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February 2, 2011
2 Min Read
Hewlett-Packard says the recent discovery of a design flaw in the chipset that ships with Intel's latest Core processors has forced the company to reevaluate its PC product roadmap.
HP stopped short Wednesday of saying whether any of its products scheduled to use the Intel chipset, called Cougar Point, would be delayed. "We are evaluating our product roadmap in light of the industry issue," HP spokeswoman Marlene Somsak told InformationWeek.
Somsak confirmed that HP had postponed a news event scheduled for next week to demonstrate business notebooks to the media. Whether the market release of those products would be delayed is not clear. HP says no release date was ever given, while an earlier email announcing the event said the official unveiling of the products would be Feb. 23, according to financial news service Bloomberg.
HP acknowledged on Wednesday that the flawed chips were used in some consumer notebooks and desktops. One business desktop marketed to small businesses in Europe, the Middle East and Africa was also affected. HP is no longer using the chip, so all currently shipping notebooks, desktops, workstations, and servers are unaffected, the company says.
"On 31 January 2011, HP stopped manufacturing products with the affected Intel technology and initiated a shipment hold on products in HP and channel inventory," the company said in a statement sent to InformationWeek.
Customers who bought a PC with the flawed chipset can return it to HP for a comparable product or refund.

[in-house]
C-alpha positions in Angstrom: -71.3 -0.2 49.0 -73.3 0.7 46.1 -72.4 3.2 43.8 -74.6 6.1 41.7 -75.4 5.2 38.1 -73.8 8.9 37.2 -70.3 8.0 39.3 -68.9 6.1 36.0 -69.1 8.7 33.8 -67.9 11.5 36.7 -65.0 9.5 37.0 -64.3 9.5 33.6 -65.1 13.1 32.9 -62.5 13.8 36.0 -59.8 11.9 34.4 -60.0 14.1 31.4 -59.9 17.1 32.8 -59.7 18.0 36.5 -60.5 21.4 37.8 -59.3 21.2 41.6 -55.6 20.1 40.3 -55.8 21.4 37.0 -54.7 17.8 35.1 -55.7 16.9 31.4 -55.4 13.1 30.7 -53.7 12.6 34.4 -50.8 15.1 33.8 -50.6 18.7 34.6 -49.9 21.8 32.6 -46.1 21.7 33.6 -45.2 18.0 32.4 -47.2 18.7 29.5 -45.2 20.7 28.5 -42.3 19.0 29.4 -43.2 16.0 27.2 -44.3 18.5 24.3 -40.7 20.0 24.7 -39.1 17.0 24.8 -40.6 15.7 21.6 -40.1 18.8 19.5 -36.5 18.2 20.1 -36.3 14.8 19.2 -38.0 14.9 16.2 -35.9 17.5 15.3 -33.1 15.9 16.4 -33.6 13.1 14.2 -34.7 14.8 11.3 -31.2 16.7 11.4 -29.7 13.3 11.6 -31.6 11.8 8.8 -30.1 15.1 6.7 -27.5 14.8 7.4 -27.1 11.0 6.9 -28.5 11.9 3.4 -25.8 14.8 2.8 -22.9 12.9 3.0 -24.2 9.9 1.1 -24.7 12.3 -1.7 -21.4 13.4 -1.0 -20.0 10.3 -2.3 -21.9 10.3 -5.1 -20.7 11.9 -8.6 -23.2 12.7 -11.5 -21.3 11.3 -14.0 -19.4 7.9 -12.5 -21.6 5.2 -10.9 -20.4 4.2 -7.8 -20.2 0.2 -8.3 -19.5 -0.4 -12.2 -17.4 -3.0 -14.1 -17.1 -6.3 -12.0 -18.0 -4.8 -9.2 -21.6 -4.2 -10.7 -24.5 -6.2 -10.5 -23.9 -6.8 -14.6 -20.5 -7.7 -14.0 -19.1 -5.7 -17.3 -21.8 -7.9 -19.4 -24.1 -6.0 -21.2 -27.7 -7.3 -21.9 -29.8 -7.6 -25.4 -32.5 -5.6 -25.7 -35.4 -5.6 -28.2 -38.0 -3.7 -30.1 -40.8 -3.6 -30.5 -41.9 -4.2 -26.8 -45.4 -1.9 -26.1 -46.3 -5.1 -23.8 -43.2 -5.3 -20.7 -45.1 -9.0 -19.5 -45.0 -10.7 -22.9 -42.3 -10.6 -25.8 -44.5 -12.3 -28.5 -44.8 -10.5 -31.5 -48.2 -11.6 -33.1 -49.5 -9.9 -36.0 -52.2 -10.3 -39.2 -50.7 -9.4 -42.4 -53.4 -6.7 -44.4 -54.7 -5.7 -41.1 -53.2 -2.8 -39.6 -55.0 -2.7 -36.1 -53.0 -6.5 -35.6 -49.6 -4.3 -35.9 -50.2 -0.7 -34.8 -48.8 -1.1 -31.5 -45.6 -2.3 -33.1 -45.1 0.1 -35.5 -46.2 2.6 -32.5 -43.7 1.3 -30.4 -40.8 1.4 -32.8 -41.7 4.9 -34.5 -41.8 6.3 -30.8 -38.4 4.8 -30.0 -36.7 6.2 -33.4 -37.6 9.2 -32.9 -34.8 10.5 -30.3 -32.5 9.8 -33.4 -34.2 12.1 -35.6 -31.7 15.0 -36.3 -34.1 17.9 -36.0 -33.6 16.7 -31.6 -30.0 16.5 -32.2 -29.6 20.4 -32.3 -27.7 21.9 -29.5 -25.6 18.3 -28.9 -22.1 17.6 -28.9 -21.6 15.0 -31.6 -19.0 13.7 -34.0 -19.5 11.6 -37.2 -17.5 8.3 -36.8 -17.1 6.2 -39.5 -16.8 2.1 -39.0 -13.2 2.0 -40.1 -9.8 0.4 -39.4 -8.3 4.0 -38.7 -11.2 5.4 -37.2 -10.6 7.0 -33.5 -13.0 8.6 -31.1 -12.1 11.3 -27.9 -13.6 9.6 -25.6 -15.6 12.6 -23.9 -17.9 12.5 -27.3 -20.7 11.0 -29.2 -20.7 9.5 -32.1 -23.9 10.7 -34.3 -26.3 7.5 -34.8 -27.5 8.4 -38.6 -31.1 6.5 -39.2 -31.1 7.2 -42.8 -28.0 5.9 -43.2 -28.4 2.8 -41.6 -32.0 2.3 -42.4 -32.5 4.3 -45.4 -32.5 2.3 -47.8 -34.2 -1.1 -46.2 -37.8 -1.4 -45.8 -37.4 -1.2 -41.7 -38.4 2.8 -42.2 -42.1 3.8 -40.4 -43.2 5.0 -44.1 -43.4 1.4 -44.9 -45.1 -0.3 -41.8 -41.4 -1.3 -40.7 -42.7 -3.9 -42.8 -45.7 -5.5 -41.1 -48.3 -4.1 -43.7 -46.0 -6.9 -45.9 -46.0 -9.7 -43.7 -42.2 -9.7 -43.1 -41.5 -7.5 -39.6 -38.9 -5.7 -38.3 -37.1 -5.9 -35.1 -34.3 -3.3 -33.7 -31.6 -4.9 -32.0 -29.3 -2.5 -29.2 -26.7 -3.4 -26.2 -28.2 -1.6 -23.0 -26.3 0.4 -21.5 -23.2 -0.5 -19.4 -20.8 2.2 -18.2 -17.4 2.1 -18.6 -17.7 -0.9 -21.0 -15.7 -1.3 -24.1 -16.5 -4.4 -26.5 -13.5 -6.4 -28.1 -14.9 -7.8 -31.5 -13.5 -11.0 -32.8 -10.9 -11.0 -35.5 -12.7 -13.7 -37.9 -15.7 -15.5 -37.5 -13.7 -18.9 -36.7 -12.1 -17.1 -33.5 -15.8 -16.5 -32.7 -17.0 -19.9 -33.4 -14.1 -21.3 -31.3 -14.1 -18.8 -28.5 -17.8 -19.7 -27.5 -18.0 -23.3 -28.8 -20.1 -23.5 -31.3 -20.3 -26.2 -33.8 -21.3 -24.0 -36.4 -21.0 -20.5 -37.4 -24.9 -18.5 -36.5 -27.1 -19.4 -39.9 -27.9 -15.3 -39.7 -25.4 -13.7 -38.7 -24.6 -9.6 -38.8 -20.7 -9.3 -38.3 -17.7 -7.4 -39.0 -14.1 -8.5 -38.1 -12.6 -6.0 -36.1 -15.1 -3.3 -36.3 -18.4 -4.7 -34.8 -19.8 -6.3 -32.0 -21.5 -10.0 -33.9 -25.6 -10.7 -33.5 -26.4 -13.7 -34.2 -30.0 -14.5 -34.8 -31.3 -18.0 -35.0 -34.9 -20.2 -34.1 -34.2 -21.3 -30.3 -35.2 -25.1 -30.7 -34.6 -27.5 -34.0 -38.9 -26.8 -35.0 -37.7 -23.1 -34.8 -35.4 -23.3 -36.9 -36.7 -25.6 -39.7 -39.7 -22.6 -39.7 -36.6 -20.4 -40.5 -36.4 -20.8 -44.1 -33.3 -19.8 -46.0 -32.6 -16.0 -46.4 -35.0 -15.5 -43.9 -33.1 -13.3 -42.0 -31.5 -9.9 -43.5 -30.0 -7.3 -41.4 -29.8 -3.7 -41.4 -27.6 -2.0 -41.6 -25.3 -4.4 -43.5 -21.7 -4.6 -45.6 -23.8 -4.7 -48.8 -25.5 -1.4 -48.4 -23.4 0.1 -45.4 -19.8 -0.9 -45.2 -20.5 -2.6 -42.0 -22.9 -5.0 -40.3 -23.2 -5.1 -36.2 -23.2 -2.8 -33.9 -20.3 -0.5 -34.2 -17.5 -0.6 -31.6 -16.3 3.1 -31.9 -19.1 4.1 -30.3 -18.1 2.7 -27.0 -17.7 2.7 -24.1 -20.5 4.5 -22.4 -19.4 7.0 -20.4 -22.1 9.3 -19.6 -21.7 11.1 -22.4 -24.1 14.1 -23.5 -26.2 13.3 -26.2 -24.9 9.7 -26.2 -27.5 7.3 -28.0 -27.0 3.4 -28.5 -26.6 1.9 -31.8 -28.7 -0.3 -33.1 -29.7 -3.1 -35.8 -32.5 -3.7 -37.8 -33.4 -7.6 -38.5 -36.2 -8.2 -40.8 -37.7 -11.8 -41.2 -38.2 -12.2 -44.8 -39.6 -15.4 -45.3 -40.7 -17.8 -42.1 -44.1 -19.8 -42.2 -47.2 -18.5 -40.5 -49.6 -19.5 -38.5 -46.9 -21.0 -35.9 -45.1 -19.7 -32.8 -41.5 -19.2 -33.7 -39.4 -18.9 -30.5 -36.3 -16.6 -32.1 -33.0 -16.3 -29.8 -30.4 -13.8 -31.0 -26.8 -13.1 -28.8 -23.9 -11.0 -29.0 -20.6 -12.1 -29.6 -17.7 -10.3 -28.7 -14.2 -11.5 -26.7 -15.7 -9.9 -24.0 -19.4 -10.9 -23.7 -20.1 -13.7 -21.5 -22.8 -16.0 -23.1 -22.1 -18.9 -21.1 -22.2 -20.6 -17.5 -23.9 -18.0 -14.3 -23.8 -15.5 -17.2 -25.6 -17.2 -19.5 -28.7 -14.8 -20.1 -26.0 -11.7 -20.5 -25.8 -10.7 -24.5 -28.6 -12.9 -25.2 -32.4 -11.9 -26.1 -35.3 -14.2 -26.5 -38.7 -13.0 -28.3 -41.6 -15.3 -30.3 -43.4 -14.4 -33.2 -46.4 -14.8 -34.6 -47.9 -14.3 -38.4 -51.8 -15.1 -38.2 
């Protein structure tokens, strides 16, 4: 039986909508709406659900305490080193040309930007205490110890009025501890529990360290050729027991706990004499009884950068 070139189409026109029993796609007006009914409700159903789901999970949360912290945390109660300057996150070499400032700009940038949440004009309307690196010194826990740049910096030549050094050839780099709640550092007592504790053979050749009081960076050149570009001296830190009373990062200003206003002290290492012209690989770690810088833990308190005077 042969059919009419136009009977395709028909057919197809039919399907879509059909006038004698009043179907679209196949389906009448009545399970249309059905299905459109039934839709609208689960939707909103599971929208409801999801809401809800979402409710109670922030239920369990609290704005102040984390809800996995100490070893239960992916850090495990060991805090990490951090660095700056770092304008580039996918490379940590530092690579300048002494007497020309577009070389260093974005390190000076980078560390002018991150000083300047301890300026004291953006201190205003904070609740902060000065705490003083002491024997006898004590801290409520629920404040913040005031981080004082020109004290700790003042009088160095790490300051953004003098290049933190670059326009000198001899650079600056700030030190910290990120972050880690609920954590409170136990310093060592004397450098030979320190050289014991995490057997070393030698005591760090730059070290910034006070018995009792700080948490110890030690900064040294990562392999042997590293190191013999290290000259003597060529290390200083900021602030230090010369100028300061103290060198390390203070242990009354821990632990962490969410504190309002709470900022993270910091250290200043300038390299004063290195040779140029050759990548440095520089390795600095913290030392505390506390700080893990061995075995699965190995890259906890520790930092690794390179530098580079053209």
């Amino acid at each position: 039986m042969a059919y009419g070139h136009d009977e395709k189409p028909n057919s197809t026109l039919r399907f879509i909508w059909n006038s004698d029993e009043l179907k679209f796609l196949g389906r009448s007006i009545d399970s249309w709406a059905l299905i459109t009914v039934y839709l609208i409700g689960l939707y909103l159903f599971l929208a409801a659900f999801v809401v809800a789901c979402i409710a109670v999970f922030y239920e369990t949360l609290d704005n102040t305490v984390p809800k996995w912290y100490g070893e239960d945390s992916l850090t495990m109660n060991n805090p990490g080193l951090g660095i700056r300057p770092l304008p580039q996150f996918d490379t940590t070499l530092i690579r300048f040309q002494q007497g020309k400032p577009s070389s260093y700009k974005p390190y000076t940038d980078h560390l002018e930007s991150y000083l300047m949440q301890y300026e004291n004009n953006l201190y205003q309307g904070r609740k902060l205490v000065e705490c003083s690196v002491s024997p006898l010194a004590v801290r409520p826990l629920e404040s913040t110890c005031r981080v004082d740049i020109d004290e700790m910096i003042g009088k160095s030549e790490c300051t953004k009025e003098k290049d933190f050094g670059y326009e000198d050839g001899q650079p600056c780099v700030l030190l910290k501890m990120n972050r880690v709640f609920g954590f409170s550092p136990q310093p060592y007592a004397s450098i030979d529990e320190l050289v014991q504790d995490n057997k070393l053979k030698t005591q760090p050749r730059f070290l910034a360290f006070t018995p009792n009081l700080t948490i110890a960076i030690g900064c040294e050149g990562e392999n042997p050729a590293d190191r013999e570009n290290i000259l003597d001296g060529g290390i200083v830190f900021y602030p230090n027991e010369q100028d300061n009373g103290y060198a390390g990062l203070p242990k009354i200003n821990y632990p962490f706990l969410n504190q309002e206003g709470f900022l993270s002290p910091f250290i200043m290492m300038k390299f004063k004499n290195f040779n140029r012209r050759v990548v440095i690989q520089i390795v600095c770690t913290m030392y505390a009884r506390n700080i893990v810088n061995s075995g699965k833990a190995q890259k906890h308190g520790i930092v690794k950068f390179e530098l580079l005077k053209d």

HP is not the only computer maker affected by Intel's snafu, which is expected to cost the chipmaker $1 billion in lost revenue and in higher expenditures to fix the design flaw. Samsung Electronics is offering refunds on some PCs and NEC had delayed the release of four new models, according to Bloomberg. Dell sent a statement to media Tuesday saying that four of its PCs were affected, but did not say whether it would offer a refund or replacement.
Intel announced Monday that a design flaw in the chipset that ships with its second-generation Core processors, called Sandy Bridge, could cause the performance of a PC's hard disk drive and DVD drive to degrade over time. Intel says it shipped 8 million of the flawed chipsets, officially called the 6 Series. All the affected chipsets will be replaced.
Intel plans to begin delivering corrected versions of the chipset to computer and motherboard makers in late February, reaching a full production level in April.
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